And then this morning I came across a series of articles about the inadequate ways Science Fiction and Fantasy handle race. For example: Star Wars and the 4 Ways Science Fiction Handles Race, Whitewashing Defenders' Greatest Hits, and Don't Half-Ass Your Racism.[3] Mind you, I think that some points in the first article are stretched a bit too far to make the pattern fit. Nonetheless, they are points worth examination and thought. Of course, these sort of articles always lead me to ask the question, "Is there a 100% Right™ way to have a discussion about racism and/or Imperialism within Science Fiction and Fantasy? Personally? I don't think that's possible. The problems are far too complicated for such a simplistic idea. The best we can do is to keep striving for an equitable and constructive discussion. Perfection isn't an option. At the same time, is there a 100% wrong way to do so? Oh, Hell yes. And that's why I continue to read articles like the ones below. I'm educating myself. It's why I keep publishing the links and keep looking for more. I'm going to make mistakes. I'm just hoping I'll make smart mistakes and not the stupid ones.

Black Pathology and the Closing of the Progressive Mind is an excellent read. Here's a great quote from the article: "There is no evidence that black people are less responsible, less moral, or less upstanding in their dealings with America nor with themselves. But there is overwhelming evidence that America is irresponsible, immoral, and unconscionable in its dealings with black people and with itself. Urging African-Americans to become superhuman is great advice if you are concerned with creating extraordinary individuals. It is terrible advice if you are concerned with creating an equitable society. The black freedom struggle is not about raising a race of hyper-moral super-humans. It is about all people garnering the right to live like the normal humans they are." Next, The post-racial rebolution will be televised. I have to say (again,) Bruce Lee was the entire reason I watched The Green Hornet when I was a kid. I didn't give a crap about the white guy. I wanted more Bruce Lee. I couldn't stop watching him. He was just amazing. It makes me sad and angry that he didn't get to play Kane in Kung Fu. That show would've been mind-blowingly good with Bruce as the lead. And THIS: "You're trying to hold a mirror up to society, and if that mirror is skewed in one direction, then it's not a true mirror," Guggenheim says. Then there's this: Yes, It Is About Race and Why For-Profit Prisons House More Inmates of Color.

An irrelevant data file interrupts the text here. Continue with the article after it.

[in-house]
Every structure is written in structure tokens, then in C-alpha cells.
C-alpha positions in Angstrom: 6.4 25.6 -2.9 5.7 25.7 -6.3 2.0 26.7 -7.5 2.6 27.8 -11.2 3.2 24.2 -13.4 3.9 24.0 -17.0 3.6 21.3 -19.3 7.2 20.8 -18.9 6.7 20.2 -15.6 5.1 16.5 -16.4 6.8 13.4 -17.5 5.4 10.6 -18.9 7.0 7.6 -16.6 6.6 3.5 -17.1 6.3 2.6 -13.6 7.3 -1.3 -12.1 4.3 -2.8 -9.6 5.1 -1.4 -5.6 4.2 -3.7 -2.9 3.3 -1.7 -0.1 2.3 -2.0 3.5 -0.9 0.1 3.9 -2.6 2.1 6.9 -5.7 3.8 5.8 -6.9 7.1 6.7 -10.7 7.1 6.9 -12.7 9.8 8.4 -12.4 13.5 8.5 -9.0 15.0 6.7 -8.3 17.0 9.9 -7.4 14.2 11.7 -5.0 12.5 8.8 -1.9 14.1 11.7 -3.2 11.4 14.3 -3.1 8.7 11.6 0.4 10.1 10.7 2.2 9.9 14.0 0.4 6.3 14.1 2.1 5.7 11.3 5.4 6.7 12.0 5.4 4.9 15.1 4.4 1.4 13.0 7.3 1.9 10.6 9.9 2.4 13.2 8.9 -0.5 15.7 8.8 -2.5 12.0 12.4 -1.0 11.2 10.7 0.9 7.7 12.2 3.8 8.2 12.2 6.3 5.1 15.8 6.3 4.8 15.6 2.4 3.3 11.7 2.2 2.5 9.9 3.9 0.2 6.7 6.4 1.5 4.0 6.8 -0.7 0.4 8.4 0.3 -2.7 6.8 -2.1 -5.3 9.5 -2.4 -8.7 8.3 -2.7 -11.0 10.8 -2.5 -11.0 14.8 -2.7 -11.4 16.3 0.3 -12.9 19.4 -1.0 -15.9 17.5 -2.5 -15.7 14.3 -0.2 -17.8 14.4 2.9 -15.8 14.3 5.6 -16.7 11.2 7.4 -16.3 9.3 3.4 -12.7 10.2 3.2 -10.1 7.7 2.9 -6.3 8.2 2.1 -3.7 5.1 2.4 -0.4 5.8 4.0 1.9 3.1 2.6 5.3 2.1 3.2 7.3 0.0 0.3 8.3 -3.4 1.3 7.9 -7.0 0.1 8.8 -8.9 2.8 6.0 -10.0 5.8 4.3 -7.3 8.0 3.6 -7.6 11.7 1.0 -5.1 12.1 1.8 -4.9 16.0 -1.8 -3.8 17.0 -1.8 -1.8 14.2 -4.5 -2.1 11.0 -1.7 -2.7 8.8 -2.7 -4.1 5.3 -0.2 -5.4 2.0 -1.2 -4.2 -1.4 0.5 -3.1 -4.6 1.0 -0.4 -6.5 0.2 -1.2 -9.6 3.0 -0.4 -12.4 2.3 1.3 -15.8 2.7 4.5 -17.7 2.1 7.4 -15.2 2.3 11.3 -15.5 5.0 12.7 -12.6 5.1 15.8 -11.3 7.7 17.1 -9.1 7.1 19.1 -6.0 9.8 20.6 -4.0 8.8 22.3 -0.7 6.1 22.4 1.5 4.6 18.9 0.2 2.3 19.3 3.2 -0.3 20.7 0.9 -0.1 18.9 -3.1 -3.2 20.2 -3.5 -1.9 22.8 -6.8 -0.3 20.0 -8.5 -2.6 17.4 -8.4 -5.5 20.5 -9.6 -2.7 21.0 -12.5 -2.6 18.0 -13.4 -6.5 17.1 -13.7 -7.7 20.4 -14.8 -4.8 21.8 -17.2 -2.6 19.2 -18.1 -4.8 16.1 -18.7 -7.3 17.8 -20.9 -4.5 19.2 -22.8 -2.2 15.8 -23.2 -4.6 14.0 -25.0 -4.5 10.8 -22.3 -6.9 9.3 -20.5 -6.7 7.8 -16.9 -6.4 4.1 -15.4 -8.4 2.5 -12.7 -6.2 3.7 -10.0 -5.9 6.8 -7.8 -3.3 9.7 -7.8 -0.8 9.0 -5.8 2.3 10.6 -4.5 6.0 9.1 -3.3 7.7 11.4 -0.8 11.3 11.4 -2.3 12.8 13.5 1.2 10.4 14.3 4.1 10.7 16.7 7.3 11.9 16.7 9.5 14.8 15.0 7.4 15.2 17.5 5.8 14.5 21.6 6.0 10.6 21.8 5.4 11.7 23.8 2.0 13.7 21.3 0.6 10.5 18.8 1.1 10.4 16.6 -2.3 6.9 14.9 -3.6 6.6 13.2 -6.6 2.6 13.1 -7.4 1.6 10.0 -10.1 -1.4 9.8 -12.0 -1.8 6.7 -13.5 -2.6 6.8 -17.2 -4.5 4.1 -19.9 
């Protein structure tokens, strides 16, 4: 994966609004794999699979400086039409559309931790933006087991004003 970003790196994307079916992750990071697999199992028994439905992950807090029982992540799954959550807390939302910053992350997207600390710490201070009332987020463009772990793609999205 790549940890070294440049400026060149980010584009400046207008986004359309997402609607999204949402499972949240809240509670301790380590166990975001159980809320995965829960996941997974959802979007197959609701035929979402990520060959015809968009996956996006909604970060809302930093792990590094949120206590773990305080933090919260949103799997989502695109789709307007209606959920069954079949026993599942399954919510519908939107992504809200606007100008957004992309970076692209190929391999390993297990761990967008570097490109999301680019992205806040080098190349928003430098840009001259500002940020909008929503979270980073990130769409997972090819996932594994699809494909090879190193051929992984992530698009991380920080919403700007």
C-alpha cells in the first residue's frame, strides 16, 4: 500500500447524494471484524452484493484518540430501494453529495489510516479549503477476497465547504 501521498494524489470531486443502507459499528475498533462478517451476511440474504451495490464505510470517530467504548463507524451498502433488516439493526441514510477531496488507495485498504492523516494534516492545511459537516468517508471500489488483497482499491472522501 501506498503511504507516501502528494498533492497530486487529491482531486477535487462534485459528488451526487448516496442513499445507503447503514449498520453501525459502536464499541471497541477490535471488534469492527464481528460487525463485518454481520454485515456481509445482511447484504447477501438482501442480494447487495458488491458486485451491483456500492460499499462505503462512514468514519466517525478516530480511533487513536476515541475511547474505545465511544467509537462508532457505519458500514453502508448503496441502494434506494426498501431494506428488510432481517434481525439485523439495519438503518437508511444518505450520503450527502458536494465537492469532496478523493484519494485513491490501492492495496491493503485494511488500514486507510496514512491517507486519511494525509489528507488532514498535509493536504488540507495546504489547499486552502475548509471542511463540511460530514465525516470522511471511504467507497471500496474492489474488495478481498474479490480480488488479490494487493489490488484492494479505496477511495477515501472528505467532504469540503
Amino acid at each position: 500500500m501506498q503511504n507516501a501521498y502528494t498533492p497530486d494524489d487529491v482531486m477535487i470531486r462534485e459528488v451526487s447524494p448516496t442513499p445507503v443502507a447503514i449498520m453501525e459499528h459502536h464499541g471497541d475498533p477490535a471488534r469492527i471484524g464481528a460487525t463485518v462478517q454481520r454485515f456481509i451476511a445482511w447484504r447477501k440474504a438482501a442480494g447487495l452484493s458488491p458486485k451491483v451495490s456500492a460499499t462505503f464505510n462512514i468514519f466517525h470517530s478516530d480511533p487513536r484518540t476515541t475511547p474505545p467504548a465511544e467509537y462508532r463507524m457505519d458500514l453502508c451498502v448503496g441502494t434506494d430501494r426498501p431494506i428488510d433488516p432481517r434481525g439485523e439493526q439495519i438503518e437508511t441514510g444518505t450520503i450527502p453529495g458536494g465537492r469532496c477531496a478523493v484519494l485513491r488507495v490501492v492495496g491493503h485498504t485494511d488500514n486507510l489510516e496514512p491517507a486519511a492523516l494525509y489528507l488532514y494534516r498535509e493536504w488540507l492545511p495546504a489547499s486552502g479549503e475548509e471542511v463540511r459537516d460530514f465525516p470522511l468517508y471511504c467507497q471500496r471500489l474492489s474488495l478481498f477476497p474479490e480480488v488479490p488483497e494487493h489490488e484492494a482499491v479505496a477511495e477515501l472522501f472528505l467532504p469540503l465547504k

[1] Listen, if you have the time. It's well worth it.
[2] Not just lazily riffing off of what other outsiders have already done. You're highly likely to make a bad, bad mistake.
[3] I saw Priest and found myself hating it even though I wanted to like it. I didn't know why at the time, and now I do.

In Dreams

This is just one of the millions of reasons Holly Black rules: she has a secret library room hidden behind a bookcase. How kick ass is that? One day (when I'm a grown up writer--ha!) I'll have my own secret lair within to write while curled up next to a fireplace. Because. It's houses like that that make me want to move to the east coast or even Seattle. We have them in Texas, but largely you'd have to want to live in a small town a million miles from nowhere--or have lots and lots of movie money and spend it all on the house, maybe both. I don't want to live in a small Texas town. Given that my husband works for a game company and needs to stay in that industry, that isn't a possibility, even if I wanted. I love old houses. I always have. There's something about them. They have character. They feel alive and warm. I don't like new houses. They feel soulless. And we've just pegged the main reason Dane and I probably will never own a house. We're both creative types. We're lucky we can pay bills, meet the expenses required for our respective professions, and eat all at the same time. It's why we didn't have children too. Heh. We make choices, so we do. And you know what? I'm happy with ours. Very happy. But like Roseanne Roseannadanna used to say on Saturday Night Live, "It's always something." And now... house porn. Because.

I blame Charles Addams. I just... do.

Every house I've fallen in love with has been "haunted" or went through a period of being unloved. One of the reasons I first majored in Architecture was in order to refurbish old houses. For that, I blame It's a Wonderful Life and the tv show Thirty-Something.

And then came Practical Magic. This house is absolutely everything I adore--right down to the greenhouse/conservatory off the kitchen.

Yeah. I've a thing for towers, big staircases, porches, and gardens. I dream about this house in various forms pretty consistantly and have since I was a teen. Everytime I do, it's like visiting an old friend. I want so much for it to be mine and/or for it to be loved. The difference between my dreams then and my dreams of it now is that now I feel the house can be mine. I'm almost there. Whereas before it was totally out of reach. But there's still this sense of panic that it'll be torn down before I can own it. When I feel most successful is when I dream about that house and it's being just within reach. When you think about the dream symbology (that a house is the self) it makes perfect sense.

What about you? Do you dream of houses? If so, what style? Why?